Amsterdam , 6/25/2013
On 25 June 1947, Anne’s father Otto Frank - the only one of the eight people in hiding in the Secret Annex who survived the extermination camps - simply noted in his diary: ‘Book’. It is 66 years ago today that the diary of Anne Frank first appeared in print. Later he said of that day: ‘If she had been here, Anne would have been so proud.’
Otto returns to Amsterdam
After the liberation of Auschwitz, Otto returns to Amsterdam. On the journey back he hears of the death of his wife Edith. He hopes that his daughters Margot and Anne are still alive, but then he learns that they too have not survived the war. The helper Miep Gies gives him Anne’s diary papers, which she has kept in her desk drawer since the arrest of the people in hiding. In the diary Otto reads that after the war Anne wanted to publish a book about her time in hiding. She had even rewritten a large part of her original diary. Otto Frank hesitates at first, but he finally decides to fulfil his daughter’s wish.
Newspaper article: ‘A child’s voice’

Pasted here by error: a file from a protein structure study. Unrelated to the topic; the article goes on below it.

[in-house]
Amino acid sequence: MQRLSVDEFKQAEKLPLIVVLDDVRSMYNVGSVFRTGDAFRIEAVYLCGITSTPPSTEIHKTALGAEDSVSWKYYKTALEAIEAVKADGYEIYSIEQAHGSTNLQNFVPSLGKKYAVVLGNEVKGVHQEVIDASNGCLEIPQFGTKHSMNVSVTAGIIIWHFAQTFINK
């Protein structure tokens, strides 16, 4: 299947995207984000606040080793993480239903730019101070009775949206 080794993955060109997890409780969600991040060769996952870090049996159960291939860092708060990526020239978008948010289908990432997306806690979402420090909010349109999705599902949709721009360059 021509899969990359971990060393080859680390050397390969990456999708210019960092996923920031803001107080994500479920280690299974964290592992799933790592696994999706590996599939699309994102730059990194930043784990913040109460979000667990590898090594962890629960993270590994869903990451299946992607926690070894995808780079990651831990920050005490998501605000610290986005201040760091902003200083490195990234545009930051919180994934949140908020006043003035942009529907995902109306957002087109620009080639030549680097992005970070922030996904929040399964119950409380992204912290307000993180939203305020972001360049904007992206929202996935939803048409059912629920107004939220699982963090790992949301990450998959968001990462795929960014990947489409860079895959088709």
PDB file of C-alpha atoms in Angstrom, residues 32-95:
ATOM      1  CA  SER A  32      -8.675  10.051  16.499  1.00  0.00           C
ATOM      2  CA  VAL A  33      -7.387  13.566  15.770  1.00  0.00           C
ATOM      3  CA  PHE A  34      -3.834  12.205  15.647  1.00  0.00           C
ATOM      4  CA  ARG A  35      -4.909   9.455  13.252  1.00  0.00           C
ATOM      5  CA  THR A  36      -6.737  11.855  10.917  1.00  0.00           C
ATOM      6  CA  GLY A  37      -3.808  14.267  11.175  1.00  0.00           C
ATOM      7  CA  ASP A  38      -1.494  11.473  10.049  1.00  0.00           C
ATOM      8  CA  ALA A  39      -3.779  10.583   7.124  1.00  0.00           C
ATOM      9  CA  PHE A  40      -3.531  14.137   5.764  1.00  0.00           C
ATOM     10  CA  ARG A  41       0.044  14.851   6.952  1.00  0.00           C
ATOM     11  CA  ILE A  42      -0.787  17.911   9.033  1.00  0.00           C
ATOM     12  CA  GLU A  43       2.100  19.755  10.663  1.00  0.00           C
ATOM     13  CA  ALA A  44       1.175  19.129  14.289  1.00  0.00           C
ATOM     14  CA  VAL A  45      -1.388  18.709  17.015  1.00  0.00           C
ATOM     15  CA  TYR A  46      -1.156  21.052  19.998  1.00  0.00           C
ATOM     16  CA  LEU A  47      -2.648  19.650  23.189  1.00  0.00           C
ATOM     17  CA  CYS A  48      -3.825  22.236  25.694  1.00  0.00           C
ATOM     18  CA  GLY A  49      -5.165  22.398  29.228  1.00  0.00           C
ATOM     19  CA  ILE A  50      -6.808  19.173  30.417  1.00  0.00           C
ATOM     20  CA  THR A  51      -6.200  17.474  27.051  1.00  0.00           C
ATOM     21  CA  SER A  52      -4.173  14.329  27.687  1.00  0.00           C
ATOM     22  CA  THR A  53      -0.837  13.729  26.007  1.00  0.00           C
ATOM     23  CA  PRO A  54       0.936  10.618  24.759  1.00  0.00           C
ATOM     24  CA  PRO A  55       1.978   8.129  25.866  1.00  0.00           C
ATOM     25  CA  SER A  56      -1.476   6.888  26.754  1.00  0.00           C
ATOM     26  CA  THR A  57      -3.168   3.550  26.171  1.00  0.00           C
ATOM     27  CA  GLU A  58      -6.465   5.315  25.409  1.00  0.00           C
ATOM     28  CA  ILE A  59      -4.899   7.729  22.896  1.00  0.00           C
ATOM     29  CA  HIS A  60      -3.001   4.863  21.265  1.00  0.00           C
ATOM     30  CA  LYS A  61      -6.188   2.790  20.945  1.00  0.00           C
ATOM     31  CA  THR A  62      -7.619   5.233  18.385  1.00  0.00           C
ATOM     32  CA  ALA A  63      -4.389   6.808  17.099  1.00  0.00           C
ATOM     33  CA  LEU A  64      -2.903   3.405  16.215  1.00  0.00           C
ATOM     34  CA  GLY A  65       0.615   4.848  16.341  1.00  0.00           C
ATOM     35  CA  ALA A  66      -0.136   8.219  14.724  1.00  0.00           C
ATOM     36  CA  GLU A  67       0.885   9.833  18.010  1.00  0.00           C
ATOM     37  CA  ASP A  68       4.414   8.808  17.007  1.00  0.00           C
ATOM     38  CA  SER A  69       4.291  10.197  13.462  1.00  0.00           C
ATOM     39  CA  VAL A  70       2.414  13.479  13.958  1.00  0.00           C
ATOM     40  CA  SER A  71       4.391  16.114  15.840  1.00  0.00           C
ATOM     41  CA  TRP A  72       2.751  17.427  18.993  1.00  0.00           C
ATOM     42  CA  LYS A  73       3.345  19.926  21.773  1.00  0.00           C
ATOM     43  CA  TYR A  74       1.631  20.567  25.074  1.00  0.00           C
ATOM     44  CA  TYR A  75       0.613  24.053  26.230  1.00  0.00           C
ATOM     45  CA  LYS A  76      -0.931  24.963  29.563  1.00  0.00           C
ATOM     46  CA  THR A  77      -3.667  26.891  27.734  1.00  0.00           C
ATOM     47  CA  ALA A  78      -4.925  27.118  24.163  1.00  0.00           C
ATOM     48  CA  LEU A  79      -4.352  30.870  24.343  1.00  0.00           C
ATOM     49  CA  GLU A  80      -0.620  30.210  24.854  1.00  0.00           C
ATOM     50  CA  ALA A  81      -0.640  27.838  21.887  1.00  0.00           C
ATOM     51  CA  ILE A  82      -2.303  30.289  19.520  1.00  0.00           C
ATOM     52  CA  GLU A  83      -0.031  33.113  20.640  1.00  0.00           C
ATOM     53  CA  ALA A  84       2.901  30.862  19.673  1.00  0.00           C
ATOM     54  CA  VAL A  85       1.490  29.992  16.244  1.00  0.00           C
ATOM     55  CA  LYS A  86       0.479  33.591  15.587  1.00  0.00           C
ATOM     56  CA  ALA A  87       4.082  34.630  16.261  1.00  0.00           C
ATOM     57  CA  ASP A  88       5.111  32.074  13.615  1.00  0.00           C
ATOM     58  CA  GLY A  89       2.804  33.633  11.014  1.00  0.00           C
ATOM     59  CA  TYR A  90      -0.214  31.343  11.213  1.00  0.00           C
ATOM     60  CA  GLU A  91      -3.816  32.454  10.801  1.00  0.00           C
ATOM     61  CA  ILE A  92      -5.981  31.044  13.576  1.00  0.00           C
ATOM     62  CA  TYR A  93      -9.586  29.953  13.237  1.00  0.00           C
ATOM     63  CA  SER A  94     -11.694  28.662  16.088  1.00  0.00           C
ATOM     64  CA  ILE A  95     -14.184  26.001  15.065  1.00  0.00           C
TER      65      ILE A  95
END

Otto Frank types out Anne’s diary, and it finds its way via a number of different contacts to Jan and Annie Romein, both historians. Jan Romein is deeply impressed, and writes an article about Anne’s diary that appears on the front page of the Dutch newspaper Het Parool on 3 April 1946. ‘For me, all the hideousness of fascism is embodied in this apparently insignificant diary of a child, more than in all the Nuremberg court documents put together’, he writes. A number of publishers become interested. ‘The Secret Annex: Diary letters from 14 June 1942 to 1 August 1944' is published by Contact publishers of Amsterdam on 25 June 1947 in an edition of 3,000 copies.
Deep thoughts and feelings
Otto Frank later recalled what he felt when he read the diary for the first time: ‘I began to read slowly, only a few pages each day, more would have been impossible, as I was overwhelmed by painful memories. For me, it was a revelation. There was revealed a completely different Anne to the child that I had lost. I had no idea of the depths of her thoughts and feelings.'
After the first Dutch edition in 1947, Anne’s diary is published in Germany and France in 1950. An English translation follows in 1952. The book has currently been translated into seventy languages.